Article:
Minimum sentences for “people smugglers” constitutionally valid
A majority of the High Court held that the provisions creating a mandatory minimum sentence of five years’ imprisonment for those convicted of an aggravated form of “people smuggling” were valid.
The appellant was a 19 year-old fisherman who was recruited to steer a boat towards Australian waters. His offending was said by the sentencing judge to be “right at the bottom of end of the scale” and otherwise not warranting a five year term.
The appellant claimed that the ability of the prosecutor to choose between laying charges for the simple offence of people smuggling (which carried no minimum term) and the aggravated offence (i.e. smuggling at least five people, and carrying the five-year term) meant invalidity as:
- it conferred judicial power to determine punishment on prosecuting authorities;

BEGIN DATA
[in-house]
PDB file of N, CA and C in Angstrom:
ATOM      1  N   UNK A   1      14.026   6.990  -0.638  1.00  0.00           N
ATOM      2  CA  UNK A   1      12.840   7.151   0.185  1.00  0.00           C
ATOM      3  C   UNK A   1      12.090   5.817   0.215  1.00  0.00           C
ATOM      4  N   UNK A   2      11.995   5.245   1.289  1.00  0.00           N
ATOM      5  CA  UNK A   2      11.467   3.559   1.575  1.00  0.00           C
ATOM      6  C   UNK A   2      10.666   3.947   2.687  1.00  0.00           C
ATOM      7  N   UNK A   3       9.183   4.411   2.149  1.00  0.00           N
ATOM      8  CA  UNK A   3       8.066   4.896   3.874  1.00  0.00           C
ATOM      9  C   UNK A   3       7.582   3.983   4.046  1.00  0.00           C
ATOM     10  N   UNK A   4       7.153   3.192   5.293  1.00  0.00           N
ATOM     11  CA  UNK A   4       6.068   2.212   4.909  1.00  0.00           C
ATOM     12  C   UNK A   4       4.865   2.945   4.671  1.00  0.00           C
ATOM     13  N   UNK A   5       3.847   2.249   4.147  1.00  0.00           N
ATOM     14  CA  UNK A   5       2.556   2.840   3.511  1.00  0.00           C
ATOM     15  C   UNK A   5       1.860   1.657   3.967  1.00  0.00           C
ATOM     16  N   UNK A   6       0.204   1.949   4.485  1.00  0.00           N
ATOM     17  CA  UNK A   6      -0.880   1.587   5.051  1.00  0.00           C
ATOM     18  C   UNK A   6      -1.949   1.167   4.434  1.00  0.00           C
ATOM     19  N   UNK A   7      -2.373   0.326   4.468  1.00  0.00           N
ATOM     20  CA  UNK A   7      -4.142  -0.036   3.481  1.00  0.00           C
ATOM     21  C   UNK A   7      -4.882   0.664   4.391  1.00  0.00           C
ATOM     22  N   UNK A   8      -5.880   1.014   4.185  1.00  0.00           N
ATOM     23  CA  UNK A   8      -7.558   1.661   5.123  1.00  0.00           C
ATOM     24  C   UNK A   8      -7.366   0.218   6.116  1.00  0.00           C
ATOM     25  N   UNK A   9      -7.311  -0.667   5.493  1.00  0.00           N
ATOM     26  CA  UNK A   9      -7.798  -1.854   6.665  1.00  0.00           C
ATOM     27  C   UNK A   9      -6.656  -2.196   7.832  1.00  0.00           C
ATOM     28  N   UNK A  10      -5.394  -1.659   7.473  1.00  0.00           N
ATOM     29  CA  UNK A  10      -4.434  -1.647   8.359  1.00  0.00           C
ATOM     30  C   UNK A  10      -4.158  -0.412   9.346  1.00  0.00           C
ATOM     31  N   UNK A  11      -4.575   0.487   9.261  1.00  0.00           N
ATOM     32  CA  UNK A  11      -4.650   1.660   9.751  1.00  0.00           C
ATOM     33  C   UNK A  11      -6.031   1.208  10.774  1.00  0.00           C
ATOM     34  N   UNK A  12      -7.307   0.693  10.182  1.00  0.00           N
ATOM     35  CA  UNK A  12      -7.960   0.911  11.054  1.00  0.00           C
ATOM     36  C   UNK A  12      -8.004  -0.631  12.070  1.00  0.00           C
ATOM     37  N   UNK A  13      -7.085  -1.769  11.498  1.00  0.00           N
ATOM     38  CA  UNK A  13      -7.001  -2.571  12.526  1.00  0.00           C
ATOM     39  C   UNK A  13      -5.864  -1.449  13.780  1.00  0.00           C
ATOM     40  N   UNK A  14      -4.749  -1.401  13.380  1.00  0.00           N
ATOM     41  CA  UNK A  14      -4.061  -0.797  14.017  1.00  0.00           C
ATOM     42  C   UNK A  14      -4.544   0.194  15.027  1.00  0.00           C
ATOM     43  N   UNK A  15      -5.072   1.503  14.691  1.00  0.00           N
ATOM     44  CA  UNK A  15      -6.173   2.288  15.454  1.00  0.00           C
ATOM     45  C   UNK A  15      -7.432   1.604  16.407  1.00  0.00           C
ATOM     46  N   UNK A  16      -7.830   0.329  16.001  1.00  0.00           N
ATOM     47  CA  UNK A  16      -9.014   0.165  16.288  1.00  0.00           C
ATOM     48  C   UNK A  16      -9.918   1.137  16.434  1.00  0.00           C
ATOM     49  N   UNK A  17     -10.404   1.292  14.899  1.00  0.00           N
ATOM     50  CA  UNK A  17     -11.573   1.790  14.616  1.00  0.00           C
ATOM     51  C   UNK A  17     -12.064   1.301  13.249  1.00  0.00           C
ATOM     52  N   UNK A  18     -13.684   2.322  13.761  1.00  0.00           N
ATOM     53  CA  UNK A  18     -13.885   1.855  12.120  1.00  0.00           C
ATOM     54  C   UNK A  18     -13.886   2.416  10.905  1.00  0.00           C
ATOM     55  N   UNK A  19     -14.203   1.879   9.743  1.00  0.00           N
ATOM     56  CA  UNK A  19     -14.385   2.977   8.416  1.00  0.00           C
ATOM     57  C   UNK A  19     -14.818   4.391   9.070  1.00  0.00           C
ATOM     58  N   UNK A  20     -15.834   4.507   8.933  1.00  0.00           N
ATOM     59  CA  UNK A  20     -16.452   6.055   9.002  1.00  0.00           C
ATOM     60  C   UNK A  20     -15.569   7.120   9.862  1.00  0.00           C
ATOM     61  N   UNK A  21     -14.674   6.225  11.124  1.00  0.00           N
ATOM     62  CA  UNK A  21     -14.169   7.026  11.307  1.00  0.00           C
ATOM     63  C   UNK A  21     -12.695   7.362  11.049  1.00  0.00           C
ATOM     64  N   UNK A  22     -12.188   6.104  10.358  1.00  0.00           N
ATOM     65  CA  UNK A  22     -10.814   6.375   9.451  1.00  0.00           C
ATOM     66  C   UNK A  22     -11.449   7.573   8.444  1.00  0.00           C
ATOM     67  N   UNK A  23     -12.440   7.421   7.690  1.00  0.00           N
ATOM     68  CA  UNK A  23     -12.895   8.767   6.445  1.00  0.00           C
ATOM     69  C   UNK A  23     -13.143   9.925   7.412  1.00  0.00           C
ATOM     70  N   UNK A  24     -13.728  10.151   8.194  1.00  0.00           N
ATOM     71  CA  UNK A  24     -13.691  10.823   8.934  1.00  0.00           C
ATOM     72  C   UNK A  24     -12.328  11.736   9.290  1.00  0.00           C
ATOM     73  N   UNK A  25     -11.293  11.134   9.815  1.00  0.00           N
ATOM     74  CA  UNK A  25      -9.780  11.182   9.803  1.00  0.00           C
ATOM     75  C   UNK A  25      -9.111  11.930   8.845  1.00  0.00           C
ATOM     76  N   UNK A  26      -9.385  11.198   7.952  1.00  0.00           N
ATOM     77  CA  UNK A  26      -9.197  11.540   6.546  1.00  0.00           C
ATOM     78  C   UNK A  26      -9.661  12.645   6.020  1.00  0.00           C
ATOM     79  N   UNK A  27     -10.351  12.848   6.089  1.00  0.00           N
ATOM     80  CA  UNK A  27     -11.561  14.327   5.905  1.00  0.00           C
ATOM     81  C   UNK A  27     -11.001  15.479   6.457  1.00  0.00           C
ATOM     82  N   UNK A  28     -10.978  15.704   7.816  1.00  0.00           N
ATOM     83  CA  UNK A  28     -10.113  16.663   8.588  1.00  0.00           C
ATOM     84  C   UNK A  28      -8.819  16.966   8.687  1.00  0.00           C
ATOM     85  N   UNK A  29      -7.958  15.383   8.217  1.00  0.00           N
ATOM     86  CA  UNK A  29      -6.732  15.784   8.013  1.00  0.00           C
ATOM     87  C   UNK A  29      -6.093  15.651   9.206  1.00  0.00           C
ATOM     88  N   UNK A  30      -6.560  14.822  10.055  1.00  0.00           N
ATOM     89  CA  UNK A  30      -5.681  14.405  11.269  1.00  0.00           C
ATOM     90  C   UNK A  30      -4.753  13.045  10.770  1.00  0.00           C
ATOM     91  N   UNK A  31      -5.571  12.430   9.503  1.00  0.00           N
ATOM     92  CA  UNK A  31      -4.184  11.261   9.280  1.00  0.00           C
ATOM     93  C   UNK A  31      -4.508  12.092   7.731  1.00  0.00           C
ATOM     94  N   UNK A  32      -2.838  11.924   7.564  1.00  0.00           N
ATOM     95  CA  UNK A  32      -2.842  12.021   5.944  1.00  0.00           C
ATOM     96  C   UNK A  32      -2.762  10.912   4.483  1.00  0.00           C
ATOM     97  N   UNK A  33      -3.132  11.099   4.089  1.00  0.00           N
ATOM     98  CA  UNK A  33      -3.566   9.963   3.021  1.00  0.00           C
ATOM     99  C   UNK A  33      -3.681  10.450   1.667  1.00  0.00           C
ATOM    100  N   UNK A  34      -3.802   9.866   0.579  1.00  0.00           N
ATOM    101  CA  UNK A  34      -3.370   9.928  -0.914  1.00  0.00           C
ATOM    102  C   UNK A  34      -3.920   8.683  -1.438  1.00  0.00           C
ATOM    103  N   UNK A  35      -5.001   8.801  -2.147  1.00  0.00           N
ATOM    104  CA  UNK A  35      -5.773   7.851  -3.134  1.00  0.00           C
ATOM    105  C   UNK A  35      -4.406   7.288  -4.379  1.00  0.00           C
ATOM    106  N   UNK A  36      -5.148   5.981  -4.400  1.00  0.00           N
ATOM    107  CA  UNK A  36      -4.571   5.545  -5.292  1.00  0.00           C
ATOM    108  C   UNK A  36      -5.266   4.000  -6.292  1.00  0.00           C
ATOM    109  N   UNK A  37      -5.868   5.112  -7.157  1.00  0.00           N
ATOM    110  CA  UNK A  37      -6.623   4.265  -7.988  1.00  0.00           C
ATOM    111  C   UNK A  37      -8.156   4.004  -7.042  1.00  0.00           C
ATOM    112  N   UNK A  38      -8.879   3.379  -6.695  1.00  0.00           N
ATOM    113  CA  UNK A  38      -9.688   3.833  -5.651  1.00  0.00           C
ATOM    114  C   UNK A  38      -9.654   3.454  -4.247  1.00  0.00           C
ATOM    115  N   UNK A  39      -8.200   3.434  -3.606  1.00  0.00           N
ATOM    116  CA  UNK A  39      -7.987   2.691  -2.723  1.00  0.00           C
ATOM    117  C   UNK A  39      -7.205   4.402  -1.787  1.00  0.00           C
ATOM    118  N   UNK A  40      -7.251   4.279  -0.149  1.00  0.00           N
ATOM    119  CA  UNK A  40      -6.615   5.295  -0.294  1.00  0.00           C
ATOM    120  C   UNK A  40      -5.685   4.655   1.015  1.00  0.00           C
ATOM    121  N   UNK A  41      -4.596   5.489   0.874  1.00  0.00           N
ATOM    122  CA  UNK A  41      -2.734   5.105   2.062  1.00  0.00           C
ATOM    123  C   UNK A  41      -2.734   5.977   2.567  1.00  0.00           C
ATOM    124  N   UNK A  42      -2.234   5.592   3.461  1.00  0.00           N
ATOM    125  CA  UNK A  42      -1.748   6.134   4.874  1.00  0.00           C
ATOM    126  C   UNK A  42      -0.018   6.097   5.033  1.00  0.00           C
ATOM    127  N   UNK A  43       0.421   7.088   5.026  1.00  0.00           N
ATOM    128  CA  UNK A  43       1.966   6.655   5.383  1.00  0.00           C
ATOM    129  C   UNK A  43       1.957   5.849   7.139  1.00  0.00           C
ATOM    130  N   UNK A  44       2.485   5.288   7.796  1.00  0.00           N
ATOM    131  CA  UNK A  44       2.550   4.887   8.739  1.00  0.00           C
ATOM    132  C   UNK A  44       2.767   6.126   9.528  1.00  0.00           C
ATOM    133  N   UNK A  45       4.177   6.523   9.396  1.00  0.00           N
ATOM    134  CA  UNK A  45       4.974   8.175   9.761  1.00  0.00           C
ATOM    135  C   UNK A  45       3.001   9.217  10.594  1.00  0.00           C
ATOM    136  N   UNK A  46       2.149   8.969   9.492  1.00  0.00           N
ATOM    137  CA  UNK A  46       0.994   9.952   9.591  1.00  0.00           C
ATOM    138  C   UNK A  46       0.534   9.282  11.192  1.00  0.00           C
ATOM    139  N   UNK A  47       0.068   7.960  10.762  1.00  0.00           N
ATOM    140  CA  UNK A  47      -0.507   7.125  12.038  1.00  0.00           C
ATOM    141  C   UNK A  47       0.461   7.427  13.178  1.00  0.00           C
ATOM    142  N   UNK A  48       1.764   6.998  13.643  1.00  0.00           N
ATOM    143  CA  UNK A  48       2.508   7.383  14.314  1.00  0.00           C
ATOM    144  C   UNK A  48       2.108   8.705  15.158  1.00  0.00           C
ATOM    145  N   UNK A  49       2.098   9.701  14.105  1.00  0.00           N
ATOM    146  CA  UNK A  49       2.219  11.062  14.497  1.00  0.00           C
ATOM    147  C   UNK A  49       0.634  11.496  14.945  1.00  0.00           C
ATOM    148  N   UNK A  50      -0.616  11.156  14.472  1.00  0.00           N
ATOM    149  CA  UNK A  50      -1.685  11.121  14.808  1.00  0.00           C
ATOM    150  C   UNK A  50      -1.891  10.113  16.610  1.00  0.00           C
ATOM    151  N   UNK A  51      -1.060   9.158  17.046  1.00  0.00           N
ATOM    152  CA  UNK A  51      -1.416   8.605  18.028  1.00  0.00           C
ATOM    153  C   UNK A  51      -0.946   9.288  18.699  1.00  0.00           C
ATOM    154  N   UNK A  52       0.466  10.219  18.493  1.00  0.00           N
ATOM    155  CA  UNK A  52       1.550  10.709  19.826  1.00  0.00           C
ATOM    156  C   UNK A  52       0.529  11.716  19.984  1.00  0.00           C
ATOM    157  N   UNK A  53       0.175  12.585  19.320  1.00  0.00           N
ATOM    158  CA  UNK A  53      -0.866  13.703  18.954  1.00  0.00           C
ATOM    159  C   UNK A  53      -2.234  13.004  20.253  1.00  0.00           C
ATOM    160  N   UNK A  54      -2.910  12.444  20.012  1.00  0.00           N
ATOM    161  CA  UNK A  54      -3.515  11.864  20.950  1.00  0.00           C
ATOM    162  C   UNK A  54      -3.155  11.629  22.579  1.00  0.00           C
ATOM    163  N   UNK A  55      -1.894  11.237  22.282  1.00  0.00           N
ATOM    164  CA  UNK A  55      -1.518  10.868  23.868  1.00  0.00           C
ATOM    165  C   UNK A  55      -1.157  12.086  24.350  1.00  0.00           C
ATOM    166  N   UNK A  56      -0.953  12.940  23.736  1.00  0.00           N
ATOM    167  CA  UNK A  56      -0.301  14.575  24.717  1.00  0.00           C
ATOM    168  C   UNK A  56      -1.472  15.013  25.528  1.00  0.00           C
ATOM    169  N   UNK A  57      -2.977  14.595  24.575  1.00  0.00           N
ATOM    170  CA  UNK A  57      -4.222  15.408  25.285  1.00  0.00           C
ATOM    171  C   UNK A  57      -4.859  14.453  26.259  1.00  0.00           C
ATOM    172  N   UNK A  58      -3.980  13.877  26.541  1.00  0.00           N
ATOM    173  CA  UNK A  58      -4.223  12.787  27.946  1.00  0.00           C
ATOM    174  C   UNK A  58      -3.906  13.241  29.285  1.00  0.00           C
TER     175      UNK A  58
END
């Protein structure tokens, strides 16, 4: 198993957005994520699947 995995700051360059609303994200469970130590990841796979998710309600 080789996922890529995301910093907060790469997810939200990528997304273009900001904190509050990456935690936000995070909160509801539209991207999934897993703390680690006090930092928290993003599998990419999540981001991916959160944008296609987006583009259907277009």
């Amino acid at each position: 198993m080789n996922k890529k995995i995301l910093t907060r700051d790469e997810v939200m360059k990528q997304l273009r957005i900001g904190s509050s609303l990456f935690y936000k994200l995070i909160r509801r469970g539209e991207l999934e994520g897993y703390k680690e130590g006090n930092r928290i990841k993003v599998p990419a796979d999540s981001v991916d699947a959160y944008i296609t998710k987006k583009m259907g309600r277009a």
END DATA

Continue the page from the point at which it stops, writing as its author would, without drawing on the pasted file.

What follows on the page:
- it was incompatible with the institutional integrity of the courts; and/or
- it required the imposition of arbitrary and non-judicial sentences.
A majority dismissed the first two arguments on the grounds that it required the reopening of High Court authority of longstanding and, in any event, it has long been the case that prosecutorial authorities may make decisions which expose the accused to an increased penalty. That is the case with deciding on the mode of trial (whether summary or by indictment) as it is with deciding which charge to lay. The third argument was dismissed on the ground that there is no constitutional principle that requires a legislated mandatory minimum sentence to be proportionate to the goal of general deterrence.
Gageler J dissented, holding that a Commonwealth law which purports to confer on an executive officer what is in substance a power to determine the punishment to be imposed by a court in the event of conviction transgresses the separation of the judicial power in Chap III of the Constitution.
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